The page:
Brinell hardness test

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Bri·nell hard·ness test

(bri-nel hahrdnĕs test)
Common dental measurement to determine hardness of ductile materials (e.g., metals). A hardened steel ball of specific diameter is pressed into the polished surface of the material under a specified load. The result, determined from the area of the surface of the indentation, is an index of hardness (e.g., Brinell hardness number).
Medical Dictionary for the Dental Professions © Farlex 2012
References in periodicals archive ?
Conventional heat-treated or annealed stainless steel has a hardness of 200HB (on the Brinell scale), and when SSAB started out with Hardox, it had a hardness of 400HB.
It was found that the lower arms of the front suspension of PEUGEOT 406 and BMW 3 are made of DIN 1.1170 28Mn6 steel with middle carbon content and the hardness of 249 Brinell scale (HB).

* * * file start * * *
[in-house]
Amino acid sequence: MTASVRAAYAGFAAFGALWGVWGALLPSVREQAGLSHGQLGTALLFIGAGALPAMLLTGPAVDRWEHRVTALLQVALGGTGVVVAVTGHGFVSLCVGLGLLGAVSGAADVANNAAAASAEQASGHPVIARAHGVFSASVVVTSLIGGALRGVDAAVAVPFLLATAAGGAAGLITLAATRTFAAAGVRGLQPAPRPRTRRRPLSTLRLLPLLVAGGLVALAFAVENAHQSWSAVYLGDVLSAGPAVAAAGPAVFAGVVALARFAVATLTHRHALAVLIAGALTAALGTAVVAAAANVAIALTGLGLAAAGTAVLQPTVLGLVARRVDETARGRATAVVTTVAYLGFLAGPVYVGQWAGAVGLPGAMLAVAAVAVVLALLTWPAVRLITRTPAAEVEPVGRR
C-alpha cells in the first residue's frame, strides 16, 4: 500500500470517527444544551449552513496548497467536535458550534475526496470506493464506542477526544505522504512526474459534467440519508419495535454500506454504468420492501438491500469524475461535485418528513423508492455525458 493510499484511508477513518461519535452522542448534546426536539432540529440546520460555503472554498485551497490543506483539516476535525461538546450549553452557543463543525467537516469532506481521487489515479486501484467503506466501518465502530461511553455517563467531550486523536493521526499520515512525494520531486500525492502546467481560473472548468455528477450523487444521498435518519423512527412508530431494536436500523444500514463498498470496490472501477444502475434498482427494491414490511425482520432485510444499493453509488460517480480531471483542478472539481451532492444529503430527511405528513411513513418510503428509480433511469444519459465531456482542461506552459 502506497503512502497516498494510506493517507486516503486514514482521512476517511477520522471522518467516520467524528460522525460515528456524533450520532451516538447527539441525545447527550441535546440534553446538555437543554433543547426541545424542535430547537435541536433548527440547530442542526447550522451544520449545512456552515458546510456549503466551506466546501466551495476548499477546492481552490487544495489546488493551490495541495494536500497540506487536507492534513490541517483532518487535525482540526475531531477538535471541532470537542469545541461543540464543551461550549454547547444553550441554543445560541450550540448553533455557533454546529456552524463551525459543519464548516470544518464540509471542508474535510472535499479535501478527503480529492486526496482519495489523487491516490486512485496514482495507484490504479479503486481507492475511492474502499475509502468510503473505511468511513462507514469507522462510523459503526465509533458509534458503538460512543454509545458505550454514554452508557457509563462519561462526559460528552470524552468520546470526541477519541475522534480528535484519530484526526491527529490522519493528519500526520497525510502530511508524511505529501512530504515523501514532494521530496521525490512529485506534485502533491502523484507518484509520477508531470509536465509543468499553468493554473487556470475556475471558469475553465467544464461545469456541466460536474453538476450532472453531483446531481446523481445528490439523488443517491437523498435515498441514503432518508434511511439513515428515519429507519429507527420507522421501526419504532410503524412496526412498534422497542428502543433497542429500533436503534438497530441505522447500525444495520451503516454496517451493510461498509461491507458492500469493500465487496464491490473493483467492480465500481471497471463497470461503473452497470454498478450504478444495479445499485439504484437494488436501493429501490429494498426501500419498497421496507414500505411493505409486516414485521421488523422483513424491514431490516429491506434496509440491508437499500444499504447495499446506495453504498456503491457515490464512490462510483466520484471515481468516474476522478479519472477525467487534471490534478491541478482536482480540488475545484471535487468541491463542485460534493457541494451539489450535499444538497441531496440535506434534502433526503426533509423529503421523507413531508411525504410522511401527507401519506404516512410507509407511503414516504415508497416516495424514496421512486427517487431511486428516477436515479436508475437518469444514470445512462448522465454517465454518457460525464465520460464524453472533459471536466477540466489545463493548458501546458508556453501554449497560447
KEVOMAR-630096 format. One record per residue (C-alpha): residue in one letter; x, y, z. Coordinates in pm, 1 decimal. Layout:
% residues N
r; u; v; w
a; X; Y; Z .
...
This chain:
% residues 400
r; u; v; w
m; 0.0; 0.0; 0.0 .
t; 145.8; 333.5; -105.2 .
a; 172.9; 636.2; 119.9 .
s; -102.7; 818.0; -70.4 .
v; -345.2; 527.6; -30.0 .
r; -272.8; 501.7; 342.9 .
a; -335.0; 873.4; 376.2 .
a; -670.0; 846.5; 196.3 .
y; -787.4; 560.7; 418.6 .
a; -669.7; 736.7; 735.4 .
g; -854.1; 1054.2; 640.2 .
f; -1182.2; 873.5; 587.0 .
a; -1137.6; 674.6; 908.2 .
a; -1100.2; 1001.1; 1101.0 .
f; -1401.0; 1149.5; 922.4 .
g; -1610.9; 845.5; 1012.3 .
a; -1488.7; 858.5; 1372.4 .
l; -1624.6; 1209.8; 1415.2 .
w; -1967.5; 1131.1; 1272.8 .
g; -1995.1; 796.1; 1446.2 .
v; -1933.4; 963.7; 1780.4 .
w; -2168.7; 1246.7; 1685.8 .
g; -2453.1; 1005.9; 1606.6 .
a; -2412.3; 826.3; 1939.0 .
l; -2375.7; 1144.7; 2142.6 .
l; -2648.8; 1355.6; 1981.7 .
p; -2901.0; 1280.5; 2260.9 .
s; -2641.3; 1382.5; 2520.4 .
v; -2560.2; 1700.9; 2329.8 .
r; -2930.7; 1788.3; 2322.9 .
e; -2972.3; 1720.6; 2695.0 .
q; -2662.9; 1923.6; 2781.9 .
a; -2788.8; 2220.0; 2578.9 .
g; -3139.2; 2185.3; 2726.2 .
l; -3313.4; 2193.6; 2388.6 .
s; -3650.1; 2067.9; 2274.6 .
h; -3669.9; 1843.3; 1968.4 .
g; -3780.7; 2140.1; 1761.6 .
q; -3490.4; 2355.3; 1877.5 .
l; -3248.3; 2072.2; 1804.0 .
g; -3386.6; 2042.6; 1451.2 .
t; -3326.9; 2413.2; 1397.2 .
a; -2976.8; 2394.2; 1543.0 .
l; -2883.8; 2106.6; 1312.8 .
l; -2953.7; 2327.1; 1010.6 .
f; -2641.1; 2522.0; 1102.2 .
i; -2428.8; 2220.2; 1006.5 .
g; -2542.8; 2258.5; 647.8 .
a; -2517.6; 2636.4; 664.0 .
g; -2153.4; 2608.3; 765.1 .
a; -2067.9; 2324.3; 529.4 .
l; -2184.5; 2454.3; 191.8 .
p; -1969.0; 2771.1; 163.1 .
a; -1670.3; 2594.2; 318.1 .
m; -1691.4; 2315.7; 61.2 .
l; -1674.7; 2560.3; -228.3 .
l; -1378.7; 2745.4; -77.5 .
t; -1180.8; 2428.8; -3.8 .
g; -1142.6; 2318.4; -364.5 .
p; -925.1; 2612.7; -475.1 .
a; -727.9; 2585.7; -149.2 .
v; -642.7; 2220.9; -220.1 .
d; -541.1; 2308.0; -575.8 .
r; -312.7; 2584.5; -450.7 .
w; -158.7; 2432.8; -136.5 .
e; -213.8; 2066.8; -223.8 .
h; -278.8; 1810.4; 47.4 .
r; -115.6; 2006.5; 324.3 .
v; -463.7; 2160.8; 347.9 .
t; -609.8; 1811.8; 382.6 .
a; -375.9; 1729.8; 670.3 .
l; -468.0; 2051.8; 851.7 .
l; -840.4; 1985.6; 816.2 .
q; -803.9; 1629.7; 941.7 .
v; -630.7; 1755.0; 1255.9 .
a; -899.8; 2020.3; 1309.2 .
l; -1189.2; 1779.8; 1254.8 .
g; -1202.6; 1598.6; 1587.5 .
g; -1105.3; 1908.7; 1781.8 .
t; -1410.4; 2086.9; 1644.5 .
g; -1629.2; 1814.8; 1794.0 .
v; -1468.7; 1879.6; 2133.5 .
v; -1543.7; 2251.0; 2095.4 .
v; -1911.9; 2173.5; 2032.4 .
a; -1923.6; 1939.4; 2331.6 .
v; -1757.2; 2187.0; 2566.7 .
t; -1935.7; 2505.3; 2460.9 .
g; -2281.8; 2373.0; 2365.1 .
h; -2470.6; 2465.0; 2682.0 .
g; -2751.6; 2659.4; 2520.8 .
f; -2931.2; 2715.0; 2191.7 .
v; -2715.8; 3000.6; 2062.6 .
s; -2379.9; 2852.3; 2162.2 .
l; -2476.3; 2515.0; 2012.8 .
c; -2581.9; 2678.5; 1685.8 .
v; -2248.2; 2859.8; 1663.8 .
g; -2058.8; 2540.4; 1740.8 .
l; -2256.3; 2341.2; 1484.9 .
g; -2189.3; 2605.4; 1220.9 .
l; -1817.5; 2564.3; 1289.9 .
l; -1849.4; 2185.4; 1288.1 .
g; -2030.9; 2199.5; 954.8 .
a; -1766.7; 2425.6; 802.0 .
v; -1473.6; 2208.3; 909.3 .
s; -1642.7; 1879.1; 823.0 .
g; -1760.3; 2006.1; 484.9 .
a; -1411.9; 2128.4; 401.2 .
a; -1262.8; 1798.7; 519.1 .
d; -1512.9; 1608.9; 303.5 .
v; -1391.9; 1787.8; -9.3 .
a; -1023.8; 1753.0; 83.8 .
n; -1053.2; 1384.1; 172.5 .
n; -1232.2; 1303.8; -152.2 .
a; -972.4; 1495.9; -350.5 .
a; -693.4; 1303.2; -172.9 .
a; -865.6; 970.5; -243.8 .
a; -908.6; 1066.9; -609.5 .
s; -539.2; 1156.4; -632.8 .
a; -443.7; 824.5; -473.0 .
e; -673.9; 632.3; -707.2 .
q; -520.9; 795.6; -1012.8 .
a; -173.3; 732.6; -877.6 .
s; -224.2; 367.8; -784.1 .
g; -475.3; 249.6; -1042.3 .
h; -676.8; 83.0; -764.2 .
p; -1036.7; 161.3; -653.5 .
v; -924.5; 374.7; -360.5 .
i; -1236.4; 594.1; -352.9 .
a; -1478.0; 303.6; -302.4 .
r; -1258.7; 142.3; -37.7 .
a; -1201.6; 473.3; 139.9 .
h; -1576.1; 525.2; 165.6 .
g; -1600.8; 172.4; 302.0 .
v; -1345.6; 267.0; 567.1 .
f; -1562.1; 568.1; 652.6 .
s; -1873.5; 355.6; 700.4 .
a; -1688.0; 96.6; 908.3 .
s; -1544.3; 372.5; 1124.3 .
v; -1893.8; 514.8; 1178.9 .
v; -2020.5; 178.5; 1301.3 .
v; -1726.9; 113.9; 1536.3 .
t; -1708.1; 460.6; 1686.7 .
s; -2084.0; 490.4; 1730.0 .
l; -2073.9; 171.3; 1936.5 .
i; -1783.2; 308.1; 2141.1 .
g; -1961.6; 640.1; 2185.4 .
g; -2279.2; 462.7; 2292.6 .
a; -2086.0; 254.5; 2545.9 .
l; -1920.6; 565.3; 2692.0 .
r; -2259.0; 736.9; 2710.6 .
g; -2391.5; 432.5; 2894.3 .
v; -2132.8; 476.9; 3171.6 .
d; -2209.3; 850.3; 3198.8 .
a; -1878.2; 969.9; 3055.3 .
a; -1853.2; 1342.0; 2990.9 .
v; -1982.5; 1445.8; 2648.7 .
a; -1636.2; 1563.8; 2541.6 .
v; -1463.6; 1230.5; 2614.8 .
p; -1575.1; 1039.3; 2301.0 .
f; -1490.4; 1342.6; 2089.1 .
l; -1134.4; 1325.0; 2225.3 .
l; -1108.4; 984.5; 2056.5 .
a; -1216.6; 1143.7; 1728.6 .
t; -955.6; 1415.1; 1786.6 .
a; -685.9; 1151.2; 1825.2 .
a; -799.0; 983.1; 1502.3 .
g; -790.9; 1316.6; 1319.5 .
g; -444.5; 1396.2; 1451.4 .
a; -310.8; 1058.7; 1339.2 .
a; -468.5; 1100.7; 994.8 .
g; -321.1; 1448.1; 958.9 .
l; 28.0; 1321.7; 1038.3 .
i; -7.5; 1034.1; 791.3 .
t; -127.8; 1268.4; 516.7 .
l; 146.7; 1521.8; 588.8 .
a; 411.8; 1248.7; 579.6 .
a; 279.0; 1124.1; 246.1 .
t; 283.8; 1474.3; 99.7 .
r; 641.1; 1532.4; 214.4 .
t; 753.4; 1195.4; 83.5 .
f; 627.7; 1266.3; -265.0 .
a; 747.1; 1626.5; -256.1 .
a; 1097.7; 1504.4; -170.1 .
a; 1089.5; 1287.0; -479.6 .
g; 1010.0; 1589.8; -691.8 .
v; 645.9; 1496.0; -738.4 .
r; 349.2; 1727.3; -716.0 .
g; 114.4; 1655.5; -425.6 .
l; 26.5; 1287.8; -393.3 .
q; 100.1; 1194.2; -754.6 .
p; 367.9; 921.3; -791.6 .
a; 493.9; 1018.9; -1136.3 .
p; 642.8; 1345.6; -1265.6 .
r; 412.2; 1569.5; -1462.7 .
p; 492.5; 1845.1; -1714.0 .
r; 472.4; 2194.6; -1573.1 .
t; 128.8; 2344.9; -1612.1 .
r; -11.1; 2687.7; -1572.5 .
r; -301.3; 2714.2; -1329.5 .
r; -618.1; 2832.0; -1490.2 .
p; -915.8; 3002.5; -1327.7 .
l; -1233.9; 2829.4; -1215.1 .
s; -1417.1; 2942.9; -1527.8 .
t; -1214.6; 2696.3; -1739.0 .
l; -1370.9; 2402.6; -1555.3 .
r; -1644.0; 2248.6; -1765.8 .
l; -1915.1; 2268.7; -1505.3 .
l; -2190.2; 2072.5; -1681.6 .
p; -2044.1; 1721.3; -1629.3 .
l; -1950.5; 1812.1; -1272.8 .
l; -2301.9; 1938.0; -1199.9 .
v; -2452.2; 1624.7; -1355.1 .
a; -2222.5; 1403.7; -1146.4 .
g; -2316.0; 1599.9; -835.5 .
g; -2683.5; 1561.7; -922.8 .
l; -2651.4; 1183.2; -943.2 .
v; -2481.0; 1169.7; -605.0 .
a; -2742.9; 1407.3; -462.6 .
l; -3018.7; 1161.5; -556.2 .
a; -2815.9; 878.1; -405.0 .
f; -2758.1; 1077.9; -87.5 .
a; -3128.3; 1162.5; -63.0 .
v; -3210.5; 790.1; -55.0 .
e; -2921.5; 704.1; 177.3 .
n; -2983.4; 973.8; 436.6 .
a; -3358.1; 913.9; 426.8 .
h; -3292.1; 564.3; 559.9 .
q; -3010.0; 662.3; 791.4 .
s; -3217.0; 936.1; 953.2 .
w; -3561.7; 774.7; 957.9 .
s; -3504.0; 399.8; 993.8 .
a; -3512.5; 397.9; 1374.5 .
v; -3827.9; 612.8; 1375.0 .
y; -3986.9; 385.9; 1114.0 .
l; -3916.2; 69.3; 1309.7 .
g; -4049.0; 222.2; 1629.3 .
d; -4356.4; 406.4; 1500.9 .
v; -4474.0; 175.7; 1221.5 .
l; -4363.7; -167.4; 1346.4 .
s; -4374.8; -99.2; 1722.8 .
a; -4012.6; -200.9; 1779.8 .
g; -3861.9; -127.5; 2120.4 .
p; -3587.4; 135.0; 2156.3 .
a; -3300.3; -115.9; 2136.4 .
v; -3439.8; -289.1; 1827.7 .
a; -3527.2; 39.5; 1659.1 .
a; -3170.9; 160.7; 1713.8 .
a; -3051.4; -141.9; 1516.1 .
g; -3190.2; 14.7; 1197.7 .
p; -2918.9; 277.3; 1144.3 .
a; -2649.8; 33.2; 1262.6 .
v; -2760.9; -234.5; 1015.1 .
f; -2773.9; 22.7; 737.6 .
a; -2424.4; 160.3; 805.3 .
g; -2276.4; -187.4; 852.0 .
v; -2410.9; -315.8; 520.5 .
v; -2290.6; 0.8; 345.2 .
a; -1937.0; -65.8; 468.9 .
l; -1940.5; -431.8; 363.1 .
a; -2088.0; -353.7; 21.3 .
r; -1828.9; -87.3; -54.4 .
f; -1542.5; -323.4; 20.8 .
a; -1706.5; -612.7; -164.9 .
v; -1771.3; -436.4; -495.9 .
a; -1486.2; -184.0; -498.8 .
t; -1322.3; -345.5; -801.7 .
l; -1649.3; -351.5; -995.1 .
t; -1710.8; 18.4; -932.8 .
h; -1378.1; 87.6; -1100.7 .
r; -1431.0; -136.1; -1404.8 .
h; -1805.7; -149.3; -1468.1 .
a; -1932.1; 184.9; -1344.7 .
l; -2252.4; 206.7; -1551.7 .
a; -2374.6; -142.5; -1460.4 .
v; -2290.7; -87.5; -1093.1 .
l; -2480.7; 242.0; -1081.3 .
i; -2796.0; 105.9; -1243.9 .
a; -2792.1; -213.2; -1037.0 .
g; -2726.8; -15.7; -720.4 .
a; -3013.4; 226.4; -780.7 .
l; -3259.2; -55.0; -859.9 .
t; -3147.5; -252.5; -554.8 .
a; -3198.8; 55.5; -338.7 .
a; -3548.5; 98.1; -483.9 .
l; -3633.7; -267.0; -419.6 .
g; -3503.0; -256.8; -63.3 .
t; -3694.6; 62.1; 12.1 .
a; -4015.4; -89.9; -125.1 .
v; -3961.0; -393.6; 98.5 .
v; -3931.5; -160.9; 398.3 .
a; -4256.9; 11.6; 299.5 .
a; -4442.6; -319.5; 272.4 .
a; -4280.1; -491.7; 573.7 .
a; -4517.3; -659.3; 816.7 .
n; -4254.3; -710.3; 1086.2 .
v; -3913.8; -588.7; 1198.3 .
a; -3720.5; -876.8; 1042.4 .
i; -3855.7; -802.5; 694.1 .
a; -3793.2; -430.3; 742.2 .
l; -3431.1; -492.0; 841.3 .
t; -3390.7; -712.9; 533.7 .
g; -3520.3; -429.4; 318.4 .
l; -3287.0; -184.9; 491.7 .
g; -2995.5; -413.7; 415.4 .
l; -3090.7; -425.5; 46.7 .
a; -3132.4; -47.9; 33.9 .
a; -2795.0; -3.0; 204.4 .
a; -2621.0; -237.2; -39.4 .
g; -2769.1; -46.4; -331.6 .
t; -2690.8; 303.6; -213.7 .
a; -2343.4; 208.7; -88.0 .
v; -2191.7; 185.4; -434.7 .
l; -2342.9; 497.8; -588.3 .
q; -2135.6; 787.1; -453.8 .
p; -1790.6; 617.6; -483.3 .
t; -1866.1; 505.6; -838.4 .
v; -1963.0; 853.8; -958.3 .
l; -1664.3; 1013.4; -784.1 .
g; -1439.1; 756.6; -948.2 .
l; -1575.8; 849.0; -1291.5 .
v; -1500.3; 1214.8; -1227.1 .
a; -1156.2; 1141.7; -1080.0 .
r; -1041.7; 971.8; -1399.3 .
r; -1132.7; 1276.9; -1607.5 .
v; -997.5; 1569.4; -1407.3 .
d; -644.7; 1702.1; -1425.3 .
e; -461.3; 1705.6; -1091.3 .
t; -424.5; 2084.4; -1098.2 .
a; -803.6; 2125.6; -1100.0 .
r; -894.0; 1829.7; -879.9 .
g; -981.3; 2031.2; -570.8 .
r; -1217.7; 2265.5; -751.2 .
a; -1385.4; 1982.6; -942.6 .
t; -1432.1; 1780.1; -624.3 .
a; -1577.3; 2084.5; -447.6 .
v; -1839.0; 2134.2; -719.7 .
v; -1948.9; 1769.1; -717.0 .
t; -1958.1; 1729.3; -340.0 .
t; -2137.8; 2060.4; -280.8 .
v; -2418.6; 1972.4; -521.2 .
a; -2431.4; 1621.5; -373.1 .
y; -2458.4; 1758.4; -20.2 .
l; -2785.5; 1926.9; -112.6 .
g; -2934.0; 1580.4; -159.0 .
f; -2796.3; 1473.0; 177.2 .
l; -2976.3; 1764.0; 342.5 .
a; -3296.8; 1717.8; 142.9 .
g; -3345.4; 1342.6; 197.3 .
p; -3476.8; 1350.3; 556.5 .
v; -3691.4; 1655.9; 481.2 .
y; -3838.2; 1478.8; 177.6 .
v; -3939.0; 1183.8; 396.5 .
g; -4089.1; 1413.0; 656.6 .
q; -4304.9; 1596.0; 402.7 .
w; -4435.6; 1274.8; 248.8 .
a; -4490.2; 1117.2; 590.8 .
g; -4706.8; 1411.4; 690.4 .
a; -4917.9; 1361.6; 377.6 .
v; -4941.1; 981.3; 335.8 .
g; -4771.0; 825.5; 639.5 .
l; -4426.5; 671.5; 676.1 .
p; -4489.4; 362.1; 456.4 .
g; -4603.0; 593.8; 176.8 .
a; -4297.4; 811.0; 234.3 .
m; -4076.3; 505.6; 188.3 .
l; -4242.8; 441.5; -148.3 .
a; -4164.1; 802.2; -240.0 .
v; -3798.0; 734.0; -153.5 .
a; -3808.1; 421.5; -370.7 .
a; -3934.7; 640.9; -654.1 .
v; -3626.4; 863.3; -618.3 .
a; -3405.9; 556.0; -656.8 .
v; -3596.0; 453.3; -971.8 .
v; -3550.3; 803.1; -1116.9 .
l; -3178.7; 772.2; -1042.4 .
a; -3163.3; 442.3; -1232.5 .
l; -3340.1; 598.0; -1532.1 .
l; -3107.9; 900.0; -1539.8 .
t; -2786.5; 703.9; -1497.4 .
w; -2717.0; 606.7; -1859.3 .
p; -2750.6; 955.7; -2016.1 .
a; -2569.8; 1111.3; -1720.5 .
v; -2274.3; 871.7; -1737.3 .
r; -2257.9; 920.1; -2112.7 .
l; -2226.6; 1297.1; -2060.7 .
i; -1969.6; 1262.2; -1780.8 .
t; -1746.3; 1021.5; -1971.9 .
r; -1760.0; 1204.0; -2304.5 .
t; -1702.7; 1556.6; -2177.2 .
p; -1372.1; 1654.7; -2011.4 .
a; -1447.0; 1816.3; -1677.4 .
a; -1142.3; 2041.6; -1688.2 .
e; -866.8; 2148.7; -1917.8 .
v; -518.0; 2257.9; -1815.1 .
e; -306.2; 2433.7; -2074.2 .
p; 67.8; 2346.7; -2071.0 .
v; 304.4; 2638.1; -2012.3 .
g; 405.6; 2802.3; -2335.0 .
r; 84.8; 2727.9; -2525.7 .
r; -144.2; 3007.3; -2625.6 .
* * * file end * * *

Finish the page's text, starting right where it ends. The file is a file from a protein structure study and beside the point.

On the Brinell Scale of increasing hardness from 200 BHN A-R steel through 800 BHN cast iron, the pipe's inner surface at 600 BHN can withstand most common abrasives and tapers to a 250 BHN outer surface able to accommodate handling, installation and maintenance.
By this graph, pure lead will rate a "0" on the Saeco scale and correspond to a "3" to "5" on the Brinell scale. Linotype, long known for being one of the hardest commonly encountered lead alloys, rates a "10" on the Saeco scale and a "22" on the Brinell scale.
The process of ongoing improvement is also true for SSAB, and Yalcin notes that when the steel producer started out with Hardox, it had a hardness of 400 on the Brinell scale - but as research and development have continued that upper value has risen - to 600 and even to 700 today with Hardox Extreme.